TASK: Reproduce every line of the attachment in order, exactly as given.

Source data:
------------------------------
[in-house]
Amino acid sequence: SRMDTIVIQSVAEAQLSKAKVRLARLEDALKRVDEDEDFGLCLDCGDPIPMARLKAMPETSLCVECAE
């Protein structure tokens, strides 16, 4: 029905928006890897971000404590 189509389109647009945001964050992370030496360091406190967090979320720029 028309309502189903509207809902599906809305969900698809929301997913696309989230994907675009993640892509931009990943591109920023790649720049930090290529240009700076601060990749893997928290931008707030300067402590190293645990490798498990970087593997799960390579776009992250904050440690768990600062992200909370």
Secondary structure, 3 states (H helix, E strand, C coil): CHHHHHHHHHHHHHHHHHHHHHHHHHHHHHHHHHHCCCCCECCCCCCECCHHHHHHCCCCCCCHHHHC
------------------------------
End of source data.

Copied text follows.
[in-house]
Amino acid sequence: SRMDTIVIQSVAEAQLSKAKVRLARLEDALKRVDEDEDFGLCLDCGDPIPMARLKAMPETSLCVECAE
């Protein structure tokens, strides 16, 4: 029905928006890897971000404590 189509389109647009945001964050992370030496360091406190967090979320720029 028309309502189903509207809902599906809305969900698809929301997913696309989230994907675009993640892509931009990943591109920023790649720049930090290529240009700076601060990749893997928290931008707030300067402590190293645990490798498990970087593997799960390579776009992250904050440690768990600062992200909370």
Secondary structure, 3 states (H helix, E strand, C coil): CHHHHHHHHHHHHHHHHHHHHHHHHHHHHHHHHHHCCCCCECCCCCCECCHHHHHHCCCCCCCHHHHC